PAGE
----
Nigeria: Getting Visa to Some African Countries Is Impossible – Kenyan Envoy

1 JANUARY 2016

Kenyan Ambassador to Nigeria, Tom Amolo spared some time to speak with Daily Trust on a number of issues confronting Africa, especially the need to improve inter-African relations. Excerpts:

Daily Trust: Can you tell us a little bit about yourself and your diplomatic experience?

Ambassador Tom Amolo: My name is Tom Amolo, my Christian name is Thomas, and my real name is Sango. Sango is the name my people gave to me. Because of my name, I met a governor who says I come from his state, from a place called Osogbo because my name is also Sango, and I am told in that part of the world, it means ‘god of thunder.’ I come from a place called Kano, I am also told in Nigeria, there is a place called Kano. So I am a Kenyan who is Nigerian and a Nigerian who is Kenyan and I have been here since March 2013. Before this, I was ambassador in South Africa for seven years. I am a career diplomat and I have been serving our great nation of Kenya since 1983. This is the first time I am in an African country where I truly feel at home. My work here is to bridge relations, make relations between our two countries good and that is why I am here.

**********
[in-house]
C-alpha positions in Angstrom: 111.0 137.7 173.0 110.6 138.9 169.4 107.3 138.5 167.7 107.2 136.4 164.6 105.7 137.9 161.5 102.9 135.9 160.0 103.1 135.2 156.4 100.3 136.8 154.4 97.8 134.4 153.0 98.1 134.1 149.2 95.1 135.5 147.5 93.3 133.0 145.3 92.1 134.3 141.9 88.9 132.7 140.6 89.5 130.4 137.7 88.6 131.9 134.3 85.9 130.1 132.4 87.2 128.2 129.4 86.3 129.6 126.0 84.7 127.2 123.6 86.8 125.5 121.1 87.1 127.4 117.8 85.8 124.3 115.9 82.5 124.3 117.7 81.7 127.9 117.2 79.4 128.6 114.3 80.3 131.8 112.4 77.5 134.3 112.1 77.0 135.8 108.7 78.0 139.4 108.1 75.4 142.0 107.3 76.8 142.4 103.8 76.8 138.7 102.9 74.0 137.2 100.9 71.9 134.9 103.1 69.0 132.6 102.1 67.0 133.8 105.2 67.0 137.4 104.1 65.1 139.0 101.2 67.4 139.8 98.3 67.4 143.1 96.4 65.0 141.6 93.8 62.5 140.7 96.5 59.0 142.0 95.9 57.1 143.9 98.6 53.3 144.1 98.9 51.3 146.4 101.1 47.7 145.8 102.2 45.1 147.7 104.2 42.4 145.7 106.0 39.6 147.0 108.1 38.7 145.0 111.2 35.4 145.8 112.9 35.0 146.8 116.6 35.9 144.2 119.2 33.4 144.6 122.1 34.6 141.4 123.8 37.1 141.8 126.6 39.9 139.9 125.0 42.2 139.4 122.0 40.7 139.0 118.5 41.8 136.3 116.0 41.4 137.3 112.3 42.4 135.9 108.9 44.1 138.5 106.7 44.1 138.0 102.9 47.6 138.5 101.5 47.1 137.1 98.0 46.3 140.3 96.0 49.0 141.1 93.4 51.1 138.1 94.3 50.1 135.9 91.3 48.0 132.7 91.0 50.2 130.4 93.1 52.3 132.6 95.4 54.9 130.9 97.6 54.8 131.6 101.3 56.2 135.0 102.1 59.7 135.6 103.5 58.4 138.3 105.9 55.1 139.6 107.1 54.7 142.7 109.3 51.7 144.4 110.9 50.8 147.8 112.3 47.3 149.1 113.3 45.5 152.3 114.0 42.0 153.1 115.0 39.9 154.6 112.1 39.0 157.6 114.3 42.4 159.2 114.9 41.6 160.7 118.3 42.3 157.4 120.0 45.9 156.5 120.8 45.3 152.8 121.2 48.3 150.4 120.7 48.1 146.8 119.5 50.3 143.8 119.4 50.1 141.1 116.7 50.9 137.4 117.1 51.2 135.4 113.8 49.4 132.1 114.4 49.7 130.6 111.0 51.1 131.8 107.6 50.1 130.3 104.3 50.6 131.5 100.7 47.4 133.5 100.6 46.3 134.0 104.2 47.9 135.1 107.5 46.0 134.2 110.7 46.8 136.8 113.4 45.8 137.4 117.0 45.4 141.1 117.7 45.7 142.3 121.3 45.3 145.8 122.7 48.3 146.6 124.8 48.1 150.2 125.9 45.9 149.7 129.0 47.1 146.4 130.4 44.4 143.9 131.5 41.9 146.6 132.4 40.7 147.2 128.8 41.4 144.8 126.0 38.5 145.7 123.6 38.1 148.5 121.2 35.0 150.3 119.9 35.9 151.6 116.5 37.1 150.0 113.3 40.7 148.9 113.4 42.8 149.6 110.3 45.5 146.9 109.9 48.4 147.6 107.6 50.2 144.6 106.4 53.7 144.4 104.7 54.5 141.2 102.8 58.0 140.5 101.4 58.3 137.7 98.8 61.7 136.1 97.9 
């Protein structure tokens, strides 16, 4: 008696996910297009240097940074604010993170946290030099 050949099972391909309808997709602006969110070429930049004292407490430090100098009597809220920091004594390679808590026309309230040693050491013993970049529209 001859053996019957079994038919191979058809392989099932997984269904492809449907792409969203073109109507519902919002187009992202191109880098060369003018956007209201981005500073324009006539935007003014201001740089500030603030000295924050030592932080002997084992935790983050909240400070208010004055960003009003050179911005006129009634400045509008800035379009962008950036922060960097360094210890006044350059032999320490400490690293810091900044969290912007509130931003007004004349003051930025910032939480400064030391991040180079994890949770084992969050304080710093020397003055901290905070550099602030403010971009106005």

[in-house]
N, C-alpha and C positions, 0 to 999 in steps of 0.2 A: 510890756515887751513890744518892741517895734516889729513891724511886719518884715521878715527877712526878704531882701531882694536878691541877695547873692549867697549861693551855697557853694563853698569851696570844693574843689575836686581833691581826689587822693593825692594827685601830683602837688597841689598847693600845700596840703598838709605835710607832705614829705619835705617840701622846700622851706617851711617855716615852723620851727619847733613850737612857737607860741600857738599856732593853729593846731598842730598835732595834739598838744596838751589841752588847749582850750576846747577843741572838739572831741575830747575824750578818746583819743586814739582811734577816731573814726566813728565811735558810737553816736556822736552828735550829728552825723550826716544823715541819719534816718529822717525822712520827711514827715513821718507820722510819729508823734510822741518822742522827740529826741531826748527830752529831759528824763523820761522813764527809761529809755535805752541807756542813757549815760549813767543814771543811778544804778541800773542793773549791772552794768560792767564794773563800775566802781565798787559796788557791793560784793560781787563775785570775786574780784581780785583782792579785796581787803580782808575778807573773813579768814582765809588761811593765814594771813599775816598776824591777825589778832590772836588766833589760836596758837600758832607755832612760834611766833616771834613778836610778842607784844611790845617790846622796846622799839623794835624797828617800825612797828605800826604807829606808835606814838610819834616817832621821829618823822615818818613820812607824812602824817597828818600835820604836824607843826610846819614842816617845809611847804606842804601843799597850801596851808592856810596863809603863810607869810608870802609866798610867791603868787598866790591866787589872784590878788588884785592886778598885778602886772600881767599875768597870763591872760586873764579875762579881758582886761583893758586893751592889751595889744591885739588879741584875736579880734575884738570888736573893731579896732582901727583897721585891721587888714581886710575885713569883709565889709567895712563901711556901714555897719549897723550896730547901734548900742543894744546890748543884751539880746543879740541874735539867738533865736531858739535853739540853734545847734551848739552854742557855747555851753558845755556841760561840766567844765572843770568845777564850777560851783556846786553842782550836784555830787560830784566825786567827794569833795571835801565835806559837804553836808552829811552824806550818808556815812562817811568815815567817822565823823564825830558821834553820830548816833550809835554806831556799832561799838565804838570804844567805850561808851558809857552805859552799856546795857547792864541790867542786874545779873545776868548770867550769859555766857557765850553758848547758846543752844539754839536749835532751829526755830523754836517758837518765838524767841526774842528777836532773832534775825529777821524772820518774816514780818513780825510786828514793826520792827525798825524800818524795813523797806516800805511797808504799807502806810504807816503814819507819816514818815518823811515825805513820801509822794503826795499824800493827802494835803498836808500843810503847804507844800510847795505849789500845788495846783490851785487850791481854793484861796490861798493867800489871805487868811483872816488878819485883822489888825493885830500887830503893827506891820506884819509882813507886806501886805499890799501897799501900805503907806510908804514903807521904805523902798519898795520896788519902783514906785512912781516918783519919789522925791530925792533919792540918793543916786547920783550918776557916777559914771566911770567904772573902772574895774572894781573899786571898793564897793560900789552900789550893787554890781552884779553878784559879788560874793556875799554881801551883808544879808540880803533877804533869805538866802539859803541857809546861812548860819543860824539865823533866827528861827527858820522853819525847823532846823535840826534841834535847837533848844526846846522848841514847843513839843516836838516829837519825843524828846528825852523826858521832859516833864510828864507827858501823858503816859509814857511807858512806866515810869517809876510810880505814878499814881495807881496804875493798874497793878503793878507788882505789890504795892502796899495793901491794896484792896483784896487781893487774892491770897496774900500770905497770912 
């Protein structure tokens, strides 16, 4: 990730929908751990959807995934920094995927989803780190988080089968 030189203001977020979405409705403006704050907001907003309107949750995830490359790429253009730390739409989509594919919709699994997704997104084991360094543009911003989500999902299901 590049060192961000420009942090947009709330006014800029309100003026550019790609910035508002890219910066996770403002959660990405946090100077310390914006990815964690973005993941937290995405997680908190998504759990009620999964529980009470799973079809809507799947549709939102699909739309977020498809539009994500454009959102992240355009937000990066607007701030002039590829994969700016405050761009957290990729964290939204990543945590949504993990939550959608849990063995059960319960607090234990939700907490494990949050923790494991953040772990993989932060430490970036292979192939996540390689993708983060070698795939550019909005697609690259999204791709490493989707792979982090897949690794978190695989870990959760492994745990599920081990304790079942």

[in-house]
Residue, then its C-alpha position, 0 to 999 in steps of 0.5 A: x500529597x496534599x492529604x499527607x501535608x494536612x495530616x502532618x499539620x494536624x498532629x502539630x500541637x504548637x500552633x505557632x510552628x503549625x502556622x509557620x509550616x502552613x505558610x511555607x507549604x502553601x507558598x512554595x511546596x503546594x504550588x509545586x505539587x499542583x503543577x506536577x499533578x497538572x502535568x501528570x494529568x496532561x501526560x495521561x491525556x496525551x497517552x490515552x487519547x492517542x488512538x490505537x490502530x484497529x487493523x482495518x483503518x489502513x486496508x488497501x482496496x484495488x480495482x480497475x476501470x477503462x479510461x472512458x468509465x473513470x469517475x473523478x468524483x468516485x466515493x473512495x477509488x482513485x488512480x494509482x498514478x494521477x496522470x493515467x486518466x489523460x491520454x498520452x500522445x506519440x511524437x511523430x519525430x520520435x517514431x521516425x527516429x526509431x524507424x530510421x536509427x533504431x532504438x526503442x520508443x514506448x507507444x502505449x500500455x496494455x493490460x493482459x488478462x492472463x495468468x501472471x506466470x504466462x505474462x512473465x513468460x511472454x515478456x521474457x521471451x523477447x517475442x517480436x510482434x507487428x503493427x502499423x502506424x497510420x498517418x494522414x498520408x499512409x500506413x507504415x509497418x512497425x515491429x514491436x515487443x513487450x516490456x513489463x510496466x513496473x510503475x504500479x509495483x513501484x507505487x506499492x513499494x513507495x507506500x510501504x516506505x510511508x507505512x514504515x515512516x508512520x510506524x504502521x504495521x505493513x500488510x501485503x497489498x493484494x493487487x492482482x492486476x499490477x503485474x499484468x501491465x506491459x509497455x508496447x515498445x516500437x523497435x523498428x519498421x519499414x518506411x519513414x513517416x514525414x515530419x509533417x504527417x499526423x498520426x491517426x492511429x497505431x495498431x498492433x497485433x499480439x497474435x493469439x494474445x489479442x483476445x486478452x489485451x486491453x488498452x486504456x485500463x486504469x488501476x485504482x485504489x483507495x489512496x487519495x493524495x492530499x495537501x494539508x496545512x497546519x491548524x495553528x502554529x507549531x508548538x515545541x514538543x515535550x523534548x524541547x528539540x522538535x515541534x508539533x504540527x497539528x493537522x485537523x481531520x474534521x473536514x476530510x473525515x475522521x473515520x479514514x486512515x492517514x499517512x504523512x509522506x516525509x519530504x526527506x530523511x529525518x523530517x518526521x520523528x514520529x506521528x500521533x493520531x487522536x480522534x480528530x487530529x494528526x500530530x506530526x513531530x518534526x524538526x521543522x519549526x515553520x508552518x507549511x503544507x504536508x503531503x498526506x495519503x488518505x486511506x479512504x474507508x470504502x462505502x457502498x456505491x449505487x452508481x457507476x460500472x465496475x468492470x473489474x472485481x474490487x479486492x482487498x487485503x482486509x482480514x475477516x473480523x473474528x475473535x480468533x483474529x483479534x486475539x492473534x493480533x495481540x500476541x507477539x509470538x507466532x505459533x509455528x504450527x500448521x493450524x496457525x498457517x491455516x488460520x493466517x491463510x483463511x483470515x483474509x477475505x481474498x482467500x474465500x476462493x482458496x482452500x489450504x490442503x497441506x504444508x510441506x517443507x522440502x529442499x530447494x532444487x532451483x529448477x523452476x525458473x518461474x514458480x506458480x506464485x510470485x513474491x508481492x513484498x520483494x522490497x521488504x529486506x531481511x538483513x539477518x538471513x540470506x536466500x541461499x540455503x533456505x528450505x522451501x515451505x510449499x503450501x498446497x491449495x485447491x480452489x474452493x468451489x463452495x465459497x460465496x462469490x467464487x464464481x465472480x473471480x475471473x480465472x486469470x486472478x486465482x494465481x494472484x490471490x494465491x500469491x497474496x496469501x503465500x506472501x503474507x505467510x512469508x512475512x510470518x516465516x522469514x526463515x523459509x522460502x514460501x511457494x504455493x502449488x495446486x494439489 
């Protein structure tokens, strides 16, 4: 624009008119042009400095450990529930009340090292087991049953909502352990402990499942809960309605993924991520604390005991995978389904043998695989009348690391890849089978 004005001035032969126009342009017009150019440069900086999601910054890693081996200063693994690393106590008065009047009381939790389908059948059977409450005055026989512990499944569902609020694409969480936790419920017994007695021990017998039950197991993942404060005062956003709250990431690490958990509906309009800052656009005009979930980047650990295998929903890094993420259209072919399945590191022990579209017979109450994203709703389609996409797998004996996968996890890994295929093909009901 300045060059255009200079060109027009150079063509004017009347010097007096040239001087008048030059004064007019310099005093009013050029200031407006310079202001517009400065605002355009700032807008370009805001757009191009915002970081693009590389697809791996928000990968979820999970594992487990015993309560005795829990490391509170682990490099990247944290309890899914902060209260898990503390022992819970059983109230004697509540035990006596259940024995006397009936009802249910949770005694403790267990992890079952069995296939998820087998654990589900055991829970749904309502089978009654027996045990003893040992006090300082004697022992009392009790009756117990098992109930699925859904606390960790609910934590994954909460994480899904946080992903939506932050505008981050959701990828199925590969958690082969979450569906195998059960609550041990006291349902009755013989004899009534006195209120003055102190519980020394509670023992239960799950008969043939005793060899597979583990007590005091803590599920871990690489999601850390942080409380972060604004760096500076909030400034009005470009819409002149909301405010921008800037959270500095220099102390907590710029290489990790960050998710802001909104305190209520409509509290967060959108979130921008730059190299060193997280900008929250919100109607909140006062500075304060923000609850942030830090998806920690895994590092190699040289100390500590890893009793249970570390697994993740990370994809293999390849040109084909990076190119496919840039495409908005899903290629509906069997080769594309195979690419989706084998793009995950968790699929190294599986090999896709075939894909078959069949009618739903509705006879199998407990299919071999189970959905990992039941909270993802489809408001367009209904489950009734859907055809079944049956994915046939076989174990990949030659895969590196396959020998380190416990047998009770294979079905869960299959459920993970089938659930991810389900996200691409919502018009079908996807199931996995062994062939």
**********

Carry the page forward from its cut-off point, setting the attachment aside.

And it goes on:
DT: How did you come about the Igbo title, Ugo Ndi igbo?

Amolo: One of my tasks as ambassador is to build bridges and work with indigenous communities in Nigeria. The Igbo community is very large and they are traders. The Igbo people felt I have done a lot to help their business people do business with Kenya and they took a special moment to invite me to their community and there they awarded me the title ‘Ugo Ndi Igbo,’ which means ‘the eagle that looks after the affairs of the Igbo people.’

DT: What is your assessment of inter-African trade?

Amolo: We have done very terribly. My first tour as an ambassador was in South Africa, but I had served in the United States for almost 20 years. I have also travelled to Europe and Asia extensively and I can tell you that 11 percent intra-African trade is abysmal. In Europe it is close to 70 or 80 percent and same in Asia. We are the only continent where we don’t trade with each other, even within a sub-region. We really need to up our game as Africans to change that narrative. Travel is one key area to change that narrative. People in Nigeria approach me and expect me to speak some Igbo or Yoruba language. We need to interact with other people. My mother is an average consumer of Nollyhood, she knows more about the Nigerian culture than some Nigerians know themselves because of Nollyhood. We have to travel to enjoy each other’s cultures and learn about one another. Nigerians coming to Kenya would be able to say, Kenya is not only about runners and animals, it is about people like Ambassador Amolo or about rugby or something. My own secretary knows more about Paris than she knows about Nairobi or Accra. Everyone during summer in Nigeria is rushing to Europe or America because of our colonial heritage and the same thing happens in East Africa, we know more about London and New York than we do about Kigali or Kampala.